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Five powerful soloists from the North Carolina Baroque Orchestra united forces at the Music House to provide a concert of both solid and delightful music. They are harpsichordist Beverly Biggs, Frances Blaker on Baroque recorders, bassoonist Keith Collins, cellist Barbara Blaker-Krumdieck, and John B. O'Brien playing flute. In addition, this was a sneak preview of Ernie Miller's new Andreas Ruckers single.
Because this program included two types of what is now called flute, some clarification is needed. One is the instrument known in the eighteenth century as flute/flûte/flauto, which we call recorder. The other, historically mostly known as traverso, is now called flute.
First on the program was Giovanni Battista Bassani's Church Sinfonie, Opus 5, No. 3, played here on recorder, bassoon, cello, and harpsichord, using the Miller instrument. Bassani's music is straightforward and robust, interpreted in that same way by the players, and especially well suited to the broad-shouldered vigor of the early Ruckers harpsichord building style. Miller's instrument is authentic down to the printed papers lining the case and the soundboard painted by Sandra Shulinoff Miller. The cello had a real part, not just the basso continuo bass line, especially effective with a harpsichord such as this – sufficient on its own. The transition from the beginning Allegro into the Grave, played by a bassoon solo, was clever and effective.
Blaker-Krumdieck and Collins played a Largo and Allegro from Vivaldi's Cello Sonata, Op. 14, No. 6/RV 46, as a duet. Collins played the bass line from the basso continuo without any keyboard accompaniment. There was lots of fun chromatic sliding around in the Allegro.
Michel Blavet's Sonata No. 3 in E minor was performed by Blaker-Krumdieck, Biggs, and surprise guest artist O'Brien, who took the stage with several humorous asides, modestly deprecating himself and referring to someone in the audience as "a real flute player." That's okay by me. I consider O'Brien to be an "unreal" flute player – totally competent. His tone production on his one-key wooden flute by Rod Cameron is excellent. In spite of his modesty, O'Brien had achieved a nice mastery of "not my instrument." The second movement, Largo poco andante, was rendered distinctive, in addition to the excellent playing, by the cello played pizzicato and the buff stop on the harpsichord, in this case the Music House French double by Richard Kingston.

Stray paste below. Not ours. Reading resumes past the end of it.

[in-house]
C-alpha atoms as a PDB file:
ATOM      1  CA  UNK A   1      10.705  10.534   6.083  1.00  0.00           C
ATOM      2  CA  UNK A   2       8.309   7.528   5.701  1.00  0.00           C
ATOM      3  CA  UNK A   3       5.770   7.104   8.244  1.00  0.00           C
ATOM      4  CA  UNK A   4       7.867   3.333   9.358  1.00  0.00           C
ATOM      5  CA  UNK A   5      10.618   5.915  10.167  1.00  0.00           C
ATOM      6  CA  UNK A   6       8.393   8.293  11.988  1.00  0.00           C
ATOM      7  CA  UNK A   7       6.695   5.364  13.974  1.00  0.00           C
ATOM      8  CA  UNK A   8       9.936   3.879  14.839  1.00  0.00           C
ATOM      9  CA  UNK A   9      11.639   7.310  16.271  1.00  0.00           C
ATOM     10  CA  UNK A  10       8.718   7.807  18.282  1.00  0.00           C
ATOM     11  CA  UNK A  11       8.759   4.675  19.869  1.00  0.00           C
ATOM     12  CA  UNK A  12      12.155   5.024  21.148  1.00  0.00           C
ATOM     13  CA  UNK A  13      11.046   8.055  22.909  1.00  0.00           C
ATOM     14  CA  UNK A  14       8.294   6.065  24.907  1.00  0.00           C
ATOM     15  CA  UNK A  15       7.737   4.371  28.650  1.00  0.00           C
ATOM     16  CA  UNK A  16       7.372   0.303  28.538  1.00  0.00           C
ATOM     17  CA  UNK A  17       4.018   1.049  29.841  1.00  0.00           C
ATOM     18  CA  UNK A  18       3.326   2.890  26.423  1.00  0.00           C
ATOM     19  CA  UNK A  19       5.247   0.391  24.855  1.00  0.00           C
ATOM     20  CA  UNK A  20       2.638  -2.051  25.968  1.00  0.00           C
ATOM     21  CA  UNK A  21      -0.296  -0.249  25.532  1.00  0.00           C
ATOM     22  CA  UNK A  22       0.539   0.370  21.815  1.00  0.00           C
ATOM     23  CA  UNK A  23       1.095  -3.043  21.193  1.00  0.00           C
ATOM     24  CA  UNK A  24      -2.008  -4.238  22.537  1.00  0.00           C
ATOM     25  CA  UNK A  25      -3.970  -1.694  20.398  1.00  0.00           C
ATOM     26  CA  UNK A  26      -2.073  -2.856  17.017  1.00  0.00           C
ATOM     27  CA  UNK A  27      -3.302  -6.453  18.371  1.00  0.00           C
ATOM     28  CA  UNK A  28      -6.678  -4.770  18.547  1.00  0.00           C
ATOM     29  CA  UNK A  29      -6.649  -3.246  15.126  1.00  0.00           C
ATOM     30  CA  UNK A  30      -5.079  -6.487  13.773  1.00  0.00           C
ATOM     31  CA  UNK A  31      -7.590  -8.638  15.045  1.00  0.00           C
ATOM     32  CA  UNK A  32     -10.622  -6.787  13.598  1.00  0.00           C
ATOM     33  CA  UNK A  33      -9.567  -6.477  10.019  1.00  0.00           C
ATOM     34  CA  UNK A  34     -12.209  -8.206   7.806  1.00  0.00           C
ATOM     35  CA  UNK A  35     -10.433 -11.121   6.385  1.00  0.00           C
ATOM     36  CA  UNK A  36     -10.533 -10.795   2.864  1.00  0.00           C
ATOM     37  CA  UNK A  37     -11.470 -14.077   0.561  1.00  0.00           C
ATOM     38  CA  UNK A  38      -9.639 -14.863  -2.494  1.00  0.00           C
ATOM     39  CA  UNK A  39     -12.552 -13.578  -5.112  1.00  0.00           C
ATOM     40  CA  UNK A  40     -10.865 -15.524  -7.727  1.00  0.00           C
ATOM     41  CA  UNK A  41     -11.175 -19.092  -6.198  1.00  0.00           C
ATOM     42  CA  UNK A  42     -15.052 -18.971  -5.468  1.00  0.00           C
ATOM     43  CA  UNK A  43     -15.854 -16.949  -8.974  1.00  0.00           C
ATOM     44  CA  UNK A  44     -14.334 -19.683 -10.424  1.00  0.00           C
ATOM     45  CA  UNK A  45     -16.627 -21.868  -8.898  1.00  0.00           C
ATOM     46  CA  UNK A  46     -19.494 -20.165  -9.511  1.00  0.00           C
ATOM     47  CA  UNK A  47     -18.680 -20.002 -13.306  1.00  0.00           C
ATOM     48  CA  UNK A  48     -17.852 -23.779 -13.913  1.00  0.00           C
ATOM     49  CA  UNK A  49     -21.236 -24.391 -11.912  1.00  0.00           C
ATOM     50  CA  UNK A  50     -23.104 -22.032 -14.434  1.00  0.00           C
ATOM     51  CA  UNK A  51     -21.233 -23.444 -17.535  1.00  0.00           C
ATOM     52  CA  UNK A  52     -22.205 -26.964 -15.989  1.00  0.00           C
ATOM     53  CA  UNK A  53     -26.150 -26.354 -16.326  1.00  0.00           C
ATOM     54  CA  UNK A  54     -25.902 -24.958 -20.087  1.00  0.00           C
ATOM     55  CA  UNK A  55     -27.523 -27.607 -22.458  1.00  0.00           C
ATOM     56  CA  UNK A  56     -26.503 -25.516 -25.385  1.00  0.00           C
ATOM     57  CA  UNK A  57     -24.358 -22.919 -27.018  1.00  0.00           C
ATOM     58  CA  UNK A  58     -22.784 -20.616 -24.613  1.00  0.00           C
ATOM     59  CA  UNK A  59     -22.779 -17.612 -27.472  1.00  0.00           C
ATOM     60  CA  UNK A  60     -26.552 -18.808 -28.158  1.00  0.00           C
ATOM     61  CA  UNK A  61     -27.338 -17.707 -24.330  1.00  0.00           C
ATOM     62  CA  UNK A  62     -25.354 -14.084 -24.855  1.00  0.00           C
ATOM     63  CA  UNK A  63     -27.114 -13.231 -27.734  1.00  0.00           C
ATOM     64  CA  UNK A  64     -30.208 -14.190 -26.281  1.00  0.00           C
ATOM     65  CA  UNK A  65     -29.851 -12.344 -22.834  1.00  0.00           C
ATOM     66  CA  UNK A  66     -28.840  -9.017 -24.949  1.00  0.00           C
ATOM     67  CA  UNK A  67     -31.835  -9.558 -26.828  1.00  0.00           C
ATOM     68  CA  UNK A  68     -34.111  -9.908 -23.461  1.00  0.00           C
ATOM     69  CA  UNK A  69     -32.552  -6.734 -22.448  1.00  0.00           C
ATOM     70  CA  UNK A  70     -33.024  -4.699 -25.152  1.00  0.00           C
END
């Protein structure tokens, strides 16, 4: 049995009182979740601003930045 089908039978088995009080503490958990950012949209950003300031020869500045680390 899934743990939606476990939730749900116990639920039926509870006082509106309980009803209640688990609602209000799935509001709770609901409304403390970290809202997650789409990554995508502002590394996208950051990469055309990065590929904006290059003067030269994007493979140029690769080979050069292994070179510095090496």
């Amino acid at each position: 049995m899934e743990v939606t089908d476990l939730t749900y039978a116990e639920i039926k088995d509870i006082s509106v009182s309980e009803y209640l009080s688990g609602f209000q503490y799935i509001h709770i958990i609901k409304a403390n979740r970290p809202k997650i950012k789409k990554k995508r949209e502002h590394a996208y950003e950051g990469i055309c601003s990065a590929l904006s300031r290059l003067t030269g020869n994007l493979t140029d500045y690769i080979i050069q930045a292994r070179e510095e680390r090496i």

Vivaldi's Trio Sonata in A minor, RV 86, for recorder, bassoon, and basso continuo is typical of the diverse combinations of instruments for which Vivaldi wrote while teaching music at the Ospedale della Pietà in Venice; the institution included an orphanage for girls who were taught music by Vivaldi. The combination is unlikely, but the composition is musical, and the execution was excellent. The opening Largo, fast for a largo, had several interesting dialogues between instruments. The third movement, Largo cantabile, had a lot of repetitive phrases, like an exercise, but totally musical all the same. The final movement, Allegro molto, included some delightful fiery playing.
Vivaldi's Sonata in B-flat for bassoon and basso continuo has some stylish writing and was very stylishly performed. Collins' skill made the opening Allegro sound like a bel canto aria. The final Presto featured a careful juxtaposition of very smooth phrases and nice articulation.
The Recorder Sonata in A minor (originally for violin) by Francesco Maria Veracini is unusual in having a fifth movement – an opening Overtura. In spoken notes from the stage, Blaker suggested that Veracini (whose ambit was Florence-to-Venice) had heard a French overture and liked it, but couldn't quite remember exactly what it ought to be. And that's exactly what the Overtura sounds like, especially with the bassoon added to the basso continuo. The movement, labelled Paesana (Allegro), was full of amusing rustic doodle-doodle-dos, precisely executed. The concluding Giga: Postiglione was distinctively interpreted, especially in the contrast between louds and softs.
The concluding Quartet in A minor, TVW 43:a1 by Georg Philipp Telemann, is a big piece of chamber music, for recorder, traverso, bassoon, cello, and harpsichord. It was composed in Telemann's usual big style and played equally big by the orchestra. The opening Andante was plaintive and piquant, especially because of the contrast between the sound of the traverso and the prominent odd-numbered harmonics of the recorder. The third movement, a Vivace labeled Divertimento 2, is filled with call and response, and was masterfully executed by all the players with the most infinitesimal spaces articulating each call and its associated response. The final movement, an Allegro labeled Divertimento 3, is in the strong 3-count rhythm of the gigue and was driven right along by the players.
This is a wonderful collection of some of the best from the North Carolina Baroque Orchestra. Their friendship, obvious from the audience, made a strong contribution to the cohesive playing heard last night. It also made for some interesting badinage with the audience. This was a charming evening of music at the very highest level of cooperation.